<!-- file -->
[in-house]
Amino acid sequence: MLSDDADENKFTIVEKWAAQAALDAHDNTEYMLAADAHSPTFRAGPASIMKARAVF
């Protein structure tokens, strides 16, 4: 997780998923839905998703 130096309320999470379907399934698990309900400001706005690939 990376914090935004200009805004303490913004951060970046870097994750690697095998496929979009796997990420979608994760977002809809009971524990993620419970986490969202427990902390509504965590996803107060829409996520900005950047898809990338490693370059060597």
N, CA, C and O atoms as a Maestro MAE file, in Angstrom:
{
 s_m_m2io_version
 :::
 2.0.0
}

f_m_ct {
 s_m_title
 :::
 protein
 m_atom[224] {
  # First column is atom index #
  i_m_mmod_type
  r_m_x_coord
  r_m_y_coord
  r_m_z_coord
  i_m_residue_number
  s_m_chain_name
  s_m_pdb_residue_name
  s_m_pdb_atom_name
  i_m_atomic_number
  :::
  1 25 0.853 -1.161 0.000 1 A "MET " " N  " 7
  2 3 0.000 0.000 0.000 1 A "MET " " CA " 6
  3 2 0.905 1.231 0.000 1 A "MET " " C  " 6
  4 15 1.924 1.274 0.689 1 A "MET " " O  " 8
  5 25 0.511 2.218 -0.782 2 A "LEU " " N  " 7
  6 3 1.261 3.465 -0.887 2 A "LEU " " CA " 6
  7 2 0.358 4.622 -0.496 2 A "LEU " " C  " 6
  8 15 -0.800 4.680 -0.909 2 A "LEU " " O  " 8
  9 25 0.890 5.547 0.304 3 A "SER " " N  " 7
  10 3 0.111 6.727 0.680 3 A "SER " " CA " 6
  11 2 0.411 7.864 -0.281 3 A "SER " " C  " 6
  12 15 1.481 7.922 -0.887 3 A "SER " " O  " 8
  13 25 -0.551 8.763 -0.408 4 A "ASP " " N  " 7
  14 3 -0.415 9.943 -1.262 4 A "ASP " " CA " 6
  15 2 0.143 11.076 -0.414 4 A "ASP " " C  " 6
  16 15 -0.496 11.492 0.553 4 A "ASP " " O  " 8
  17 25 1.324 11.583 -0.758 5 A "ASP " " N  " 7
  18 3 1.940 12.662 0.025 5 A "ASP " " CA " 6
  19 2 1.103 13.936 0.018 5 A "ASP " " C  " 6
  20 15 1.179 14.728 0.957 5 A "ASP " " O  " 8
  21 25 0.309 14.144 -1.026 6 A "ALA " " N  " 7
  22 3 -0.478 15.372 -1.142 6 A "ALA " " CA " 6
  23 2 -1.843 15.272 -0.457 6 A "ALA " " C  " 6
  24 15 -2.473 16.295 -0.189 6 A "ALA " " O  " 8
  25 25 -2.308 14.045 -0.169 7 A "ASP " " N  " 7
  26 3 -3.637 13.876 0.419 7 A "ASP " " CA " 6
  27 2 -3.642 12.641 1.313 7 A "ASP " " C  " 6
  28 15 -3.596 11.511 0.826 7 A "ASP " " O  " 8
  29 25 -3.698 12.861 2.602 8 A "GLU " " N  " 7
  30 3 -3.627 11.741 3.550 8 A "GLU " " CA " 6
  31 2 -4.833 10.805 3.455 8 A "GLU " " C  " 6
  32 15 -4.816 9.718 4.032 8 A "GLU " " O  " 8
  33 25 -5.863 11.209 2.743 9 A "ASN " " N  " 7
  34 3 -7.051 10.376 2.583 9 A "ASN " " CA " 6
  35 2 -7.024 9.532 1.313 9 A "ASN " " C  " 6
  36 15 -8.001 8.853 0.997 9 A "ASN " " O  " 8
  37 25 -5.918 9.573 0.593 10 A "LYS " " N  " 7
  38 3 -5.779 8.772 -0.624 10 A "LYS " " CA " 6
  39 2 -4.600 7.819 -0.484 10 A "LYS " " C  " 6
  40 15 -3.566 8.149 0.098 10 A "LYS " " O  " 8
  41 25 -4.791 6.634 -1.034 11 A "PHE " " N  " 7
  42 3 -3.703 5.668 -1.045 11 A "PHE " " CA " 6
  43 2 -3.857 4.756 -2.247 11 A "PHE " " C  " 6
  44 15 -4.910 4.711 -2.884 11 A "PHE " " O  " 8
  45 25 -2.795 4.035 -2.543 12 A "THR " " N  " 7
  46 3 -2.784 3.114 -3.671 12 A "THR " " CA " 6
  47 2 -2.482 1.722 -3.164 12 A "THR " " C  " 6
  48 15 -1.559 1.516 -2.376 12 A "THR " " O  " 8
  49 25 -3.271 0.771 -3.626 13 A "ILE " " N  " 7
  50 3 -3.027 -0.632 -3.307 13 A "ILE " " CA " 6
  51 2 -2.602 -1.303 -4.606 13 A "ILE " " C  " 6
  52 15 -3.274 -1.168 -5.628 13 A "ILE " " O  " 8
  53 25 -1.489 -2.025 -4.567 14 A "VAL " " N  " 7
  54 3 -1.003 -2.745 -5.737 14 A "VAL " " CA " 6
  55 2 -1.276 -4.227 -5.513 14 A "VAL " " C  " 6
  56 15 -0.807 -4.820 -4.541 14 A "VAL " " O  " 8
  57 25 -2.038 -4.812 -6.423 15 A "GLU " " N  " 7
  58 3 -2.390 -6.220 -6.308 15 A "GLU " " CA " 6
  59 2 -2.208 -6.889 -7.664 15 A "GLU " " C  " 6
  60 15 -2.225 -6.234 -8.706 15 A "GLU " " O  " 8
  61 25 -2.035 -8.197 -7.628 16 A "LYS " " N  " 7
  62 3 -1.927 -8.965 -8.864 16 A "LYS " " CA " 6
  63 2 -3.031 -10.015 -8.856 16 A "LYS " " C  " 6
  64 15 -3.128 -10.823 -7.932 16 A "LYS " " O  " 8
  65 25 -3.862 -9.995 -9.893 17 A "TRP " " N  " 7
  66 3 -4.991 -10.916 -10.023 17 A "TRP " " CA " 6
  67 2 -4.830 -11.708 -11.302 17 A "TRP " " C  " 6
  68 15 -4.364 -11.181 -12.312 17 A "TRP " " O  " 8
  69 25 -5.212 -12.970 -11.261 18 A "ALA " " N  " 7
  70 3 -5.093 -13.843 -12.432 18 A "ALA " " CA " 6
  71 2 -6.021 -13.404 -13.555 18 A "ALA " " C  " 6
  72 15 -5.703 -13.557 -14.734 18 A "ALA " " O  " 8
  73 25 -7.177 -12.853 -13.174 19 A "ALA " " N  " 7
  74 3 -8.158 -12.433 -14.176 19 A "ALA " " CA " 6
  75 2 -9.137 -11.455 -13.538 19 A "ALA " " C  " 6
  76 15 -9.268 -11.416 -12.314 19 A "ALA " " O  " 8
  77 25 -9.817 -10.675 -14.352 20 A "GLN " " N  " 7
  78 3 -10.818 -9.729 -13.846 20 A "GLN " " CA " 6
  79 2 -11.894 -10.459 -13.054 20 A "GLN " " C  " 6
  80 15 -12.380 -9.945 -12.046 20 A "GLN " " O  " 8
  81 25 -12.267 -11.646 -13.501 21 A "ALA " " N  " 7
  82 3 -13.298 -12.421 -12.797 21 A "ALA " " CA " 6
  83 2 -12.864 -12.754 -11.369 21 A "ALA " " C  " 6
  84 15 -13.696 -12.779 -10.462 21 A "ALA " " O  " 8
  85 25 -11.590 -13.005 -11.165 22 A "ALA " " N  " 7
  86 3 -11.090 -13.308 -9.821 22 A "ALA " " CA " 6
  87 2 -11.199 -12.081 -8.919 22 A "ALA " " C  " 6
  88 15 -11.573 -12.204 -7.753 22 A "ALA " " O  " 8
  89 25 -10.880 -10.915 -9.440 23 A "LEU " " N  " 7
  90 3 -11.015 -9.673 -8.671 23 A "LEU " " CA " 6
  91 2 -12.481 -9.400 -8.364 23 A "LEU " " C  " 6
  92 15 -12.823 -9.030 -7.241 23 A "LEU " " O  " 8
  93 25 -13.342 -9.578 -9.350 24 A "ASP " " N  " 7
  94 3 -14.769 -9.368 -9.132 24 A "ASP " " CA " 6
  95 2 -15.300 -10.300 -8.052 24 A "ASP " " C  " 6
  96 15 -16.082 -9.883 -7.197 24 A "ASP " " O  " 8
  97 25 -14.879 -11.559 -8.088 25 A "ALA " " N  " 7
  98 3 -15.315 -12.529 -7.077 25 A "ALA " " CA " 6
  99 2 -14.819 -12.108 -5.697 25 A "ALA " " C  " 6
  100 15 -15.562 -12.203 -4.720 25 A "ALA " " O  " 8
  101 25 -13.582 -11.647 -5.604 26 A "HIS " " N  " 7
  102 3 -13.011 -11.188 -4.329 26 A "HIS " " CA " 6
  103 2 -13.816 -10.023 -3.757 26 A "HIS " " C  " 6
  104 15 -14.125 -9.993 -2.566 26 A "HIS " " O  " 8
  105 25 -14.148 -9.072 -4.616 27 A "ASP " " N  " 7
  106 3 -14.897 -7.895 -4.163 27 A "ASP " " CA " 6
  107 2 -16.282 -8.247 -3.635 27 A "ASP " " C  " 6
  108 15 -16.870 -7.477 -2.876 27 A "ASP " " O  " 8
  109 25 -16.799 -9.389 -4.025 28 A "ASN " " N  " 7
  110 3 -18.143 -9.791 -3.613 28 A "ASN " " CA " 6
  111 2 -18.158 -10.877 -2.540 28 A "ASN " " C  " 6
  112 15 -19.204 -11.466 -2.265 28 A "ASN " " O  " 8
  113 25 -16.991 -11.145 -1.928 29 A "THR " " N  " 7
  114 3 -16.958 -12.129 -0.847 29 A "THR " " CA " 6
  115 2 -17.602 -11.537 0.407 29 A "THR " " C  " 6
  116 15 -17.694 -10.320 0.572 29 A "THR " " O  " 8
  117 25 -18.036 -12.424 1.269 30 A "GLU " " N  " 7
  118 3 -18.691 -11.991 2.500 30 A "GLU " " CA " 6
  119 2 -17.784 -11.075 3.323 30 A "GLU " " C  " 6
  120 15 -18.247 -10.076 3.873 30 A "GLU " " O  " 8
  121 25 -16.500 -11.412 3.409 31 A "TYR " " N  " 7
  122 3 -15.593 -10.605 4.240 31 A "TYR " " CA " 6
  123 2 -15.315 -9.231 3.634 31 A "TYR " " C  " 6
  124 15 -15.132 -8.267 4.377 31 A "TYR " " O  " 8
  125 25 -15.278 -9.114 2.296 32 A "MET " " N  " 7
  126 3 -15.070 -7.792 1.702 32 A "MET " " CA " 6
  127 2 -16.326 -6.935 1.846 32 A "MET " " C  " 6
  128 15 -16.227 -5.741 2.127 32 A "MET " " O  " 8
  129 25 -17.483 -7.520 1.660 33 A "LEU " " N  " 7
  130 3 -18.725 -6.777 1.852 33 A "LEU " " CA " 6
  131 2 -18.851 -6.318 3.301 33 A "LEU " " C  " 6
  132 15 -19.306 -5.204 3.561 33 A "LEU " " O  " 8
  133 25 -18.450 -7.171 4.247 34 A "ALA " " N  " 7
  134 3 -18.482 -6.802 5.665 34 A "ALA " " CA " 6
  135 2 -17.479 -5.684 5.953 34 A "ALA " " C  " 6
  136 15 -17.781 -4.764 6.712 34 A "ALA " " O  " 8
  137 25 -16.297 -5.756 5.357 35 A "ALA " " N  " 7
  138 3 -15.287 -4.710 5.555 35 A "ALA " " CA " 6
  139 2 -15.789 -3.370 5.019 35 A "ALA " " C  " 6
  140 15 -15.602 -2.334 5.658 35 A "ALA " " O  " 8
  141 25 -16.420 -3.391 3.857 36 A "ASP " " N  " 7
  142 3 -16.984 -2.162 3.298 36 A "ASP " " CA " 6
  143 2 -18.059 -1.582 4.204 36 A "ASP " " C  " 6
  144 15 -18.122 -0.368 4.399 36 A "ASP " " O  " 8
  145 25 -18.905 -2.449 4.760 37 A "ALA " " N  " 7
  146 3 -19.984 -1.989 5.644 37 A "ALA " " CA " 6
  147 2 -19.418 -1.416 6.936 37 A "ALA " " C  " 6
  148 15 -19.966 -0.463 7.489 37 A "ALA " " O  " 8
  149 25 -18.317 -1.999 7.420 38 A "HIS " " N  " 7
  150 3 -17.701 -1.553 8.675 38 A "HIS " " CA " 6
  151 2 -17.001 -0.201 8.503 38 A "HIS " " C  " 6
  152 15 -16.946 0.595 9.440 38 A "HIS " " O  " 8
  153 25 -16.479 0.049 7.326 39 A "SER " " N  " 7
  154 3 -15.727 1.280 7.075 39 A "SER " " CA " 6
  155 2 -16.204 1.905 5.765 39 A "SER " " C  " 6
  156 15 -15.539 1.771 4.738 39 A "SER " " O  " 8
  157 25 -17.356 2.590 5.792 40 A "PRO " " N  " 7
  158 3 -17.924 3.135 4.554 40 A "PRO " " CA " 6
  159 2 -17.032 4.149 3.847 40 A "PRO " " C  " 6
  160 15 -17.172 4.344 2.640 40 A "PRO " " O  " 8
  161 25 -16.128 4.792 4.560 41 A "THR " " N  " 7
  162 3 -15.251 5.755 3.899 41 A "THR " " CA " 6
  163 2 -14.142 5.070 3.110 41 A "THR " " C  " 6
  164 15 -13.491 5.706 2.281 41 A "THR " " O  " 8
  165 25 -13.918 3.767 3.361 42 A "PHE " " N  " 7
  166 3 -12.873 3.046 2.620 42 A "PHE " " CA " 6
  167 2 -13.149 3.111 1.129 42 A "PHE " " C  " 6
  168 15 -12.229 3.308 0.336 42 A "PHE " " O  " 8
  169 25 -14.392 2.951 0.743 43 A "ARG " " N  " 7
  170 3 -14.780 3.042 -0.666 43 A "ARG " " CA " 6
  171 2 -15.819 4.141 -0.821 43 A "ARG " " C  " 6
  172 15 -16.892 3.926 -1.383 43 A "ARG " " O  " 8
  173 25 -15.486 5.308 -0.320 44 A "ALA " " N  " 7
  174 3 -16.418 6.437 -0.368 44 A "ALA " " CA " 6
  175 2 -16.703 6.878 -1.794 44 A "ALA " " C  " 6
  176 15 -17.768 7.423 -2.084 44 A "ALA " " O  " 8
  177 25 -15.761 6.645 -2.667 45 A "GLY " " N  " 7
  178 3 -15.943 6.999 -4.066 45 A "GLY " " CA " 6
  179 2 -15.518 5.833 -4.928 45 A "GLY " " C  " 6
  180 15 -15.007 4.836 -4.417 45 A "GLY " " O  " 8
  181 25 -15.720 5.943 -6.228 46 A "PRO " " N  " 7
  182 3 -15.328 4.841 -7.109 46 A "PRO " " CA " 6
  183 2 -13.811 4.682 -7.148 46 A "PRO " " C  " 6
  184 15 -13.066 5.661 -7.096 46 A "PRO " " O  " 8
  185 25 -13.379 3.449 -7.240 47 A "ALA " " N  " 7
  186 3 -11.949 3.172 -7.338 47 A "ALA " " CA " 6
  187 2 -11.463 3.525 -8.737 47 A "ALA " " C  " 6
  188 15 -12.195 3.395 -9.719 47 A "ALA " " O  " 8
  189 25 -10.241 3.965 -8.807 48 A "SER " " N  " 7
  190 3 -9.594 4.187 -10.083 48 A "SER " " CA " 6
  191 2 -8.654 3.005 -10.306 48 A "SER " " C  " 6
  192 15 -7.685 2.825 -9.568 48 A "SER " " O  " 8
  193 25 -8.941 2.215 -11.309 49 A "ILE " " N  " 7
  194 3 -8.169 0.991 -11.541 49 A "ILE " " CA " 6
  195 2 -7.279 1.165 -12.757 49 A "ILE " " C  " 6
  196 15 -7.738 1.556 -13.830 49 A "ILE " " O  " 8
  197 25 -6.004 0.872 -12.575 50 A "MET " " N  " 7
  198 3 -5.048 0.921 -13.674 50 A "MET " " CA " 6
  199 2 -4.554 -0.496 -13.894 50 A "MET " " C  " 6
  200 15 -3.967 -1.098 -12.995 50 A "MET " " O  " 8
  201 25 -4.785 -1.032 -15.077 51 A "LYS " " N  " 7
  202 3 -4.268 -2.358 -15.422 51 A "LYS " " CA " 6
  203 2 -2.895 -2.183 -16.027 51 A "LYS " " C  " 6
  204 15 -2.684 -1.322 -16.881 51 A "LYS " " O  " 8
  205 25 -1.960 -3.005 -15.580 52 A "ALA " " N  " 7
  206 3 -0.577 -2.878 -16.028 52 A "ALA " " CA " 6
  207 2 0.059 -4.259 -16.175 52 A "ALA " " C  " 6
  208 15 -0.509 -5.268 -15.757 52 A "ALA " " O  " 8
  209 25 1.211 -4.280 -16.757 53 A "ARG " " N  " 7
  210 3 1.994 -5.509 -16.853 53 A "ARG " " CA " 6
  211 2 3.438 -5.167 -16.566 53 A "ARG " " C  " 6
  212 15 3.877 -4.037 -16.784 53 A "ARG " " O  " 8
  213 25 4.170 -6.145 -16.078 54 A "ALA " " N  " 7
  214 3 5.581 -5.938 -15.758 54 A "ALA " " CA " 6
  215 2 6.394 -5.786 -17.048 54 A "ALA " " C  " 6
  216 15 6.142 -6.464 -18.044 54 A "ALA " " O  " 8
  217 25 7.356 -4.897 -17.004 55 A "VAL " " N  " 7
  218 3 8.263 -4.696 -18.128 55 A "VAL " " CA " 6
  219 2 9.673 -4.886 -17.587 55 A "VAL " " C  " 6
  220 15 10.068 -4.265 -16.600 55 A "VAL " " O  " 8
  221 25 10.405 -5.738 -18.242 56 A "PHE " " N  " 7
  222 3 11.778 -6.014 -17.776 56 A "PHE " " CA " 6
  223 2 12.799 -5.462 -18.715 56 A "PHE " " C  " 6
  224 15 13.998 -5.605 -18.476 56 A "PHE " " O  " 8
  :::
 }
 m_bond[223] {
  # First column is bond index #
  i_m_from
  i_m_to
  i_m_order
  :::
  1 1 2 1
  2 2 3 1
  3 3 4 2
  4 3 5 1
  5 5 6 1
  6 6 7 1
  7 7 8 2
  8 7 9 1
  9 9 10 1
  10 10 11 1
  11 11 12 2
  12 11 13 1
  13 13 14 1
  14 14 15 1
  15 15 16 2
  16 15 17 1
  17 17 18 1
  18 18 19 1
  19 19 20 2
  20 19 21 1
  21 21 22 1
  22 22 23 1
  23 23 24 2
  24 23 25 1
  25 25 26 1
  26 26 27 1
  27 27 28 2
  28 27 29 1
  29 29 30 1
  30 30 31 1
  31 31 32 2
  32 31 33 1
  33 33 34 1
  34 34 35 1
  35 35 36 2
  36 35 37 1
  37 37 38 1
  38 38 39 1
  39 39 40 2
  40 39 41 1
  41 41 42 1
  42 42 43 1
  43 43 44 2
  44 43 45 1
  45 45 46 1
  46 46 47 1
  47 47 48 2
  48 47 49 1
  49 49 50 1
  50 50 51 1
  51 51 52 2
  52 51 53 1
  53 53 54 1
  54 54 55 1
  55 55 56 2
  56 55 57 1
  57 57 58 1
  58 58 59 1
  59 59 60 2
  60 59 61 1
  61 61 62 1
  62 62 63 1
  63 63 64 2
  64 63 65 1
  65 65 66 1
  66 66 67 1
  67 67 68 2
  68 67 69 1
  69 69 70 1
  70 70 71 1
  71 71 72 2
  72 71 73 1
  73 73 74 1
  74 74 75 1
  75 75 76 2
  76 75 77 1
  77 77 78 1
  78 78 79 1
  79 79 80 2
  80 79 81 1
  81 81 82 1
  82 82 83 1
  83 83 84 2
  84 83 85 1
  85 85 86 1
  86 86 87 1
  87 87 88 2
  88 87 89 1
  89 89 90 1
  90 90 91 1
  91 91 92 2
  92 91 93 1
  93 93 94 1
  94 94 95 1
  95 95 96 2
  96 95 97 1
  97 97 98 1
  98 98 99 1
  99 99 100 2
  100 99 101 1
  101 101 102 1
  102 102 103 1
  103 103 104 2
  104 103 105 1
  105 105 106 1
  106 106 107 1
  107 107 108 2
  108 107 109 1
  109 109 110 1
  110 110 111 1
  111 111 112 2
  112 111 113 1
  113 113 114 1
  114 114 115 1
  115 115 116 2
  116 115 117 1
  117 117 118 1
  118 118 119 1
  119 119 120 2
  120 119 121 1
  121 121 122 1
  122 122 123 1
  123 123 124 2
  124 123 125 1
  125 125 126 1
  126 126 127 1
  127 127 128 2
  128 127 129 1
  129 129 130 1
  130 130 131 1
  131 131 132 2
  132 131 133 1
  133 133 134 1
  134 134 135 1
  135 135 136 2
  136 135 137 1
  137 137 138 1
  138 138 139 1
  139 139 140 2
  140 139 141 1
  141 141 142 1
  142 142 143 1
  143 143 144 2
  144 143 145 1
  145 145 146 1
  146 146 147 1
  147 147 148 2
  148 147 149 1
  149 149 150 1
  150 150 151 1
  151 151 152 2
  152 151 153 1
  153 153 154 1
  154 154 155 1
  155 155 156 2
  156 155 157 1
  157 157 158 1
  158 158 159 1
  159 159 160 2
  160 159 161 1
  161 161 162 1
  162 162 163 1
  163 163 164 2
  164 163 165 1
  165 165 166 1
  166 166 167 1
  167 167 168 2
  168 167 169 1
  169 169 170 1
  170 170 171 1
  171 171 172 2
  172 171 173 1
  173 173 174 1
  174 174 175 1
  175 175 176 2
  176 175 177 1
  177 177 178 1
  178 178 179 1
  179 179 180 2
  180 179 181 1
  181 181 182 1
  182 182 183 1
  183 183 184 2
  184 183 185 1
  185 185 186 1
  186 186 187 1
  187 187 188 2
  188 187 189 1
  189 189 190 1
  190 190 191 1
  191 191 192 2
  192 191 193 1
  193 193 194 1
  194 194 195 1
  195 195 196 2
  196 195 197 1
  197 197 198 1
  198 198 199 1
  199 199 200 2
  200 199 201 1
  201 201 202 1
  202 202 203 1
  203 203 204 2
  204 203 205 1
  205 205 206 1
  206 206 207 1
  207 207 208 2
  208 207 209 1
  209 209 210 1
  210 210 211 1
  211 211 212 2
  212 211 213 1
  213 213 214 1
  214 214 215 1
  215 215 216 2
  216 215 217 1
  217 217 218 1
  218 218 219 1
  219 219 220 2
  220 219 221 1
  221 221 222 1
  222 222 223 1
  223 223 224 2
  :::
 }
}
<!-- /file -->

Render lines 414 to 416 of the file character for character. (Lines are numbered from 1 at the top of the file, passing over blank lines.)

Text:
  157 157 158 1
  158 158 159 1
  159 159 160 2